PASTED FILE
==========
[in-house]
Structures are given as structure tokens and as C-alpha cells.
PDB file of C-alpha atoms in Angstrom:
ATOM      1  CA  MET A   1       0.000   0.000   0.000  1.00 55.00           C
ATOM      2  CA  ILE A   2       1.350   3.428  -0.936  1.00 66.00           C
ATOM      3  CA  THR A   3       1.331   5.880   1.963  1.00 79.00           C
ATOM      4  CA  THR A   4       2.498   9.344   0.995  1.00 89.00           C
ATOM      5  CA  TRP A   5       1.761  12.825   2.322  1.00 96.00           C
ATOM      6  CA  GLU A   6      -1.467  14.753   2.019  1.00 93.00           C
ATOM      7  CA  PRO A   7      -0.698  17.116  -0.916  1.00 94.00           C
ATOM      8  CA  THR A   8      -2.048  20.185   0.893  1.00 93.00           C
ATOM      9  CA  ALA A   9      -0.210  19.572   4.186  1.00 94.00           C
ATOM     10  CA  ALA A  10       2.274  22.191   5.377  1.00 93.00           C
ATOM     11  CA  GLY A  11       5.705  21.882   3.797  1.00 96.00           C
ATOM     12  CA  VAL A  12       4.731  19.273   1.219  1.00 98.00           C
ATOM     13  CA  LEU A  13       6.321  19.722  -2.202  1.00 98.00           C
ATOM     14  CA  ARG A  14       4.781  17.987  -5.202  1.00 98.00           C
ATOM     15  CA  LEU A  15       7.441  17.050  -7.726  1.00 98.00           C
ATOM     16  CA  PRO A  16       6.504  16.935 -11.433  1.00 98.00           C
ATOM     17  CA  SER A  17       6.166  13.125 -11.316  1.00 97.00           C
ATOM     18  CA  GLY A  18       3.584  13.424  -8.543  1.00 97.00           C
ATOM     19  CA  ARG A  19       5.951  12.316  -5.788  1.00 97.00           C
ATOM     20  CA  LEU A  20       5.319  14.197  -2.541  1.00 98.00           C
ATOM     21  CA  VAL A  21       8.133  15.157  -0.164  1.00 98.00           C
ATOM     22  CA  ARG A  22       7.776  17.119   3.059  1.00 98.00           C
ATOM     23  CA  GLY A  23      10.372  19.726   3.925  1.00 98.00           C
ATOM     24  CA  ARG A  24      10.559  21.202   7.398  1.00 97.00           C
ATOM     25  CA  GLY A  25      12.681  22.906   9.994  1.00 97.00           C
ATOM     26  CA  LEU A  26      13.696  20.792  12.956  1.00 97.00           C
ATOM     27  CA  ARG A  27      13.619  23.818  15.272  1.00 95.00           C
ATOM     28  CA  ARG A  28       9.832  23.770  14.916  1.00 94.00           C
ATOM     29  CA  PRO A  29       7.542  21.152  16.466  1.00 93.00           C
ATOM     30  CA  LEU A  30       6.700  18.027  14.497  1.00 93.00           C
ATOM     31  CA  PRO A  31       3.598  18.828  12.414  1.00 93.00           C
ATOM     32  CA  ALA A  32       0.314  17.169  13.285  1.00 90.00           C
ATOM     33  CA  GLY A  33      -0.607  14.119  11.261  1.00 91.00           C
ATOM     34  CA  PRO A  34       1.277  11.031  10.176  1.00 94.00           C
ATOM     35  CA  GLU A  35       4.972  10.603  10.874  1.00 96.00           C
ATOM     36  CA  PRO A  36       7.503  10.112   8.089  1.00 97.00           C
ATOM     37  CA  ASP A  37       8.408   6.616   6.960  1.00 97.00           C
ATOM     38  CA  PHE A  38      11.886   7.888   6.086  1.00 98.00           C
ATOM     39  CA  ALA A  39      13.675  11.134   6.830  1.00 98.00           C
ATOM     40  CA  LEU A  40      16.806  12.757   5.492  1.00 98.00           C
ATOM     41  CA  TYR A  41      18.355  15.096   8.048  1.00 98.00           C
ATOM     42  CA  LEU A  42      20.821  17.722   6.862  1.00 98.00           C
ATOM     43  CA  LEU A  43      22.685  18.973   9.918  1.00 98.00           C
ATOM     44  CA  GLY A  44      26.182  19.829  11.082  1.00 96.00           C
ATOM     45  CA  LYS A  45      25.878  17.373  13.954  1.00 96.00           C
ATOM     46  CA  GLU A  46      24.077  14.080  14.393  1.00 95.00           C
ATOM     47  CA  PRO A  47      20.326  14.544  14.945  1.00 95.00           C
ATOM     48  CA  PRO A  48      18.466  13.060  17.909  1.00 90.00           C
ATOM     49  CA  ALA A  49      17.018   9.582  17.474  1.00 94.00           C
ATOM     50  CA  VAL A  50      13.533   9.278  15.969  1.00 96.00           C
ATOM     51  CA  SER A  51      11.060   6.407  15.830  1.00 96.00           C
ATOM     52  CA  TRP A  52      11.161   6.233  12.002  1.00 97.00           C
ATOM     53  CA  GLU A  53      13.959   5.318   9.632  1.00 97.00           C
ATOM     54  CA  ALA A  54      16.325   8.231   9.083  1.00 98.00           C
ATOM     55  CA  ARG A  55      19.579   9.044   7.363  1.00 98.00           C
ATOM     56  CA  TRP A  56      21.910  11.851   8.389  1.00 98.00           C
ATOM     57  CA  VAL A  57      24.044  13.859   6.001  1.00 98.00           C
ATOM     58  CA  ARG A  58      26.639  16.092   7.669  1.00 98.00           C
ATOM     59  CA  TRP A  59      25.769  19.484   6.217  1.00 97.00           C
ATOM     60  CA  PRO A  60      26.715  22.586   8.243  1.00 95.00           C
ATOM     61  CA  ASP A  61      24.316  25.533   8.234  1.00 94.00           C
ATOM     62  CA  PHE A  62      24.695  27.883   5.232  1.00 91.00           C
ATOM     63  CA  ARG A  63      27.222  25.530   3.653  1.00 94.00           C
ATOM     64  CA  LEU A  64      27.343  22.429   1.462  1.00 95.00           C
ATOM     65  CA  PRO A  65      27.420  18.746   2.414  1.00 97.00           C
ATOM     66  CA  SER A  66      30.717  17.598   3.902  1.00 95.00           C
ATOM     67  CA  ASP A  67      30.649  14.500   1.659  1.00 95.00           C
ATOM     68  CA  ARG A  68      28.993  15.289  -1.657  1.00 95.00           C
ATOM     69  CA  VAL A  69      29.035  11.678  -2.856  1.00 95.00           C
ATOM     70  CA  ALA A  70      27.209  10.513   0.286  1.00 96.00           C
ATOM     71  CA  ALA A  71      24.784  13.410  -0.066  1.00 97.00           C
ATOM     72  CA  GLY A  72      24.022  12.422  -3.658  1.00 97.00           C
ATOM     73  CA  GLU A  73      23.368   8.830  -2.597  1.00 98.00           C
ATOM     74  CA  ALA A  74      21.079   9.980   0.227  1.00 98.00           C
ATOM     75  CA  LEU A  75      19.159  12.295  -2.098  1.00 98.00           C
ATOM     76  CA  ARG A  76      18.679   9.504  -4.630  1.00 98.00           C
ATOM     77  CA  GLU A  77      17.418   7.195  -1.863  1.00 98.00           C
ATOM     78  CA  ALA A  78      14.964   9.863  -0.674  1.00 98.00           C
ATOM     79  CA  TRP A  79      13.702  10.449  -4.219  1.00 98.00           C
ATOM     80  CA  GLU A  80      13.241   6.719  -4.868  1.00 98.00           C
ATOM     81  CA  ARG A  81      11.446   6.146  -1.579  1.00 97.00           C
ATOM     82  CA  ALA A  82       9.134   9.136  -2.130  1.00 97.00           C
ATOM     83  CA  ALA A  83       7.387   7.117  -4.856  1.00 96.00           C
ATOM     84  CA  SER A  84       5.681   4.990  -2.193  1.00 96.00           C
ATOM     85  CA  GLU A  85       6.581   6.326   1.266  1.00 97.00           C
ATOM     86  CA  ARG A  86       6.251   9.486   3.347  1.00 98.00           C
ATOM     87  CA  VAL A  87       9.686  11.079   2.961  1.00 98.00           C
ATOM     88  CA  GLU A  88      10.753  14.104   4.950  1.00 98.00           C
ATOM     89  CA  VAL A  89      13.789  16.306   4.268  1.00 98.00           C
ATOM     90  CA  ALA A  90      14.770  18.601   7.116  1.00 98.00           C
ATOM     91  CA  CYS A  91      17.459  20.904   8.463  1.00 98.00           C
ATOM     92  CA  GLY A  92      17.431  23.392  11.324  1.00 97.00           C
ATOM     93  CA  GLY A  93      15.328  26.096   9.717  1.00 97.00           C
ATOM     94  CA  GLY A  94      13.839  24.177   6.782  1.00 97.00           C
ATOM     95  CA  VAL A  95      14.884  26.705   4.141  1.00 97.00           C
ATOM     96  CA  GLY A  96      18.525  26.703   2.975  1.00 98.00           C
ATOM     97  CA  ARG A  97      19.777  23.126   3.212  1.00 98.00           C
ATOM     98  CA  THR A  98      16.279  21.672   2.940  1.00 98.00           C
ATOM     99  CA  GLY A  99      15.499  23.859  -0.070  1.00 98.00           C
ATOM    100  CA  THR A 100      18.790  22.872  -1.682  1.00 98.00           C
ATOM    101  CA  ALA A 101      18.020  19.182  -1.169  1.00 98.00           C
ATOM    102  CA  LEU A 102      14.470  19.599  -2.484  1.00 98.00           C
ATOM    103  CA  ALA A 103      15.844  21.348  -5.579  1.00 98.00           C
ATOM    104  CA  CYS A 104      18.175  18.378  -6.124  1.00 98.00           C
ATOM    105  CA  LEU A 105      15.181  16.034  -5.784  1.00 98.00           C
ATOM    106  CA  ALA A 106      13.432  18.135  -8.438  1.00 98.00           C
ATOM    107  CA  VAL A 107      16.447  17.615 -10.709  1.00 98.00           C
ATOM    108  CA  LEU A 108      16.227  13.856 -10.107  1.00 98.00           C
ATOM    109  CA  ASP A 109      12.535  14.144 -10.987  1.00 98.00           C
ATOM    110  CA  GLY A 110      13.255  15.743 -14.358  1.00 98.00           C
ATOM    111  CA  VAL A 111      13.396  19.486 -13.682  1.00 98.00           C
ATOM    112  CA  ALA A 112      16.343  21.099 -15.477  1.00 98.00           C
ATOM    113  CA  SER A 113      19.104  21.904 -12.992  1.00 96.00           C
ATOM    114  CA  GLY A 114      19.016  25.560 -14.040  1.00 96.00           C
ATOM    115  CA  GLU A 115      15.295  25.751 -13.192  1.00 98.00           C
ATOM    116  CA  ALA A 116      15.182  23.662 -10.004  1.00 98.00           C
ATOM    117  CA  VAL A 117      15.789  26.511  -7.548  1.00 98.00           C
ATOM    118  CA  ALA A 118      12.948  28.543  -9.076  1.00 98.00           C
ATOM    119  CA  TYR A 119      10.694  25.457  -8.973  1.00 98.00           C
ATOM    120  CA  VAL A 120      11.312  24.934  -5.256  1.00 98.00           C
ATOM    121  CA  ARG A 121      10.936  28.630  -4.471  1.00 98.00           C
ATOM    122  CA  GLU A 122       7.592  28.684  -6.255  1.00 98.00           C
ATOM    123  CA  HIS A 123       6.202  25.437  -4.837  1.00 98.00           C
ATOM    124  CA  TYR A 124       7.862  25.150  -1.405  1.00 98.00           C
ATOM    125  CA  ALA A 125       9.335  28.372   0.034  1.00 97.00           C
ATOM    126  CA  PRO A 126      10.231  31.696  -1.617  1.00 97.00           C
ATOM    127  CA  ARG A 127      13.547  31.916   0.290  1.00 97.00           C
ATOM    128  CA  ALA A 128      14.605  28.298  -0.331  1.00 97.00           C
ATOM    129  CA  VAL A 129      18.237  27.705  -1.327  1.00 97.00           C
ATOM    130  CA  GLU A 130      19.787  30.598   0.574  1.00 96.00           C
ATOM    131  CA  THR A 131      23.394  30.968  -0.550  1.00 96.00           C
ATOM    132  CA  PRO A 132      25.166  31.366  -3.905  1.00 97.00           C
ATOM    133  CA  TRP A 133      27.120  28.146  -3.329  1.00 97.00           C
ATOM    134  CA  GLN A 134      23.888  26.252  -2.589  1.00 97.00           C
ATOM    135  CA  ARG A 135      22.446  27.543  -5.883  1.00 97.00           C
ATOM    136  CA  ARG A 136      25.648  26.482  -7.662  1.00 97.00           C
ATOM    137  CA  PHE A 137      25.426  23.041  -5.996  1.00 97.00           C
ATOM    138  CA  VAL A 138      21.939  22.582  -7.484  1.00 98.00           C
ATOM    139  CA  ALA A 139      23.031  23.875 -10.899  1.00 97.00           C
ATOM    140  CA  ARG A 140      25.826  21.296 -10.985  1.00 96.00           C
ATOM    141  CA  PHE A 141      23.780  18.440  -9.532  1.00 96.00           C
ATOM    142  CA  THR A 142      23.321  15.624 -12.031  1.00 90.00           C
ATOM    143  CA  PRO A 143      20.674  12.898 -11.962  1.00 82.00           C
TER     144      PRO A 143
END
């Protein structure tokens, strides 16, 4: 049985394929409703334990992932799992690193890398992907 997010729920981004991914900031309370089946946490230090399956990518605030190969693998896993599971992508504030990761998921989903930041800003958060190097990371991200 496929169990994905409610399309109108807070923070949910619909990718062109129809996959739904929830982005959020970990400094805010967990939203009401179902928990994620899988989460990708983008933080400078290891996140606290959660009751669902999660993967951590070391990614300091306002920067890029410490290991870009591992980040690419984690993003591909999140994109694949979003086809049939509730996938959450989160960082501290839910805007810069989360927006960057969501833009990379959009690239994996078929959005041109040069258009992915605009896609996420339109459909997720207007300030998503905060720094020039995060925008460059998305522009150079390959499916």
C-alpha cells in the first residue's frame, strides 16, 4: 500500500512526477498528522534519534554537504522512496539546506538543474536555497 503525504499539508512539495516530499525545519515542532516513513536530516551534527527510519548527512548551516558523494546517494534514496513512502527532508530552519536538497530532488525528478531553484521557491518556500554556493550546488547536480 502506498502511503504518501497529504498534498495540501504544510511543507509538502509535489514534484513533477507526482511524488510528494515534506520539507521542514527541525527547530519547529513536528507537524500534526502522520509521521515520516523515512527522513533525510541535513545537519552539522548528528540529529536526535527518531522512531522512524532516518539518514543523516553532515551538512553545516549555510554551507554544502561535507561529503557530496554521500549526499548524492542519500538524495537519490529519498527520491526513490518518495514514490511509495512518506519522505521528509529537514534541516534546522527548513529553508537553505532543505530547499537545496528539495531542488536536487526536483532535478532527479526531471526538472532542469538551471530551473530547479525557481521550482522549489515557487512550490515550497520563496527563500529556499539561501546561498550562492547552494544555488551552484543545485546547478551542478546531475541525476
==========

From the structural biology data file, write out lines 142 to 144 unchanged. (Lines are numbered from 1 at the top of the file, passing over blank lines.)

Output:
ATOM    139  CA  ALA A 139      23.031  23.875 -10.899  1.00 97.00           C
ATOM    140  CA  ARG A 140      25.826  21.296 -10.985  1.00 96.00           C
ATOM    141  CA  PHE A 141      23.780  18.440  -9.532  1.00 96.00           C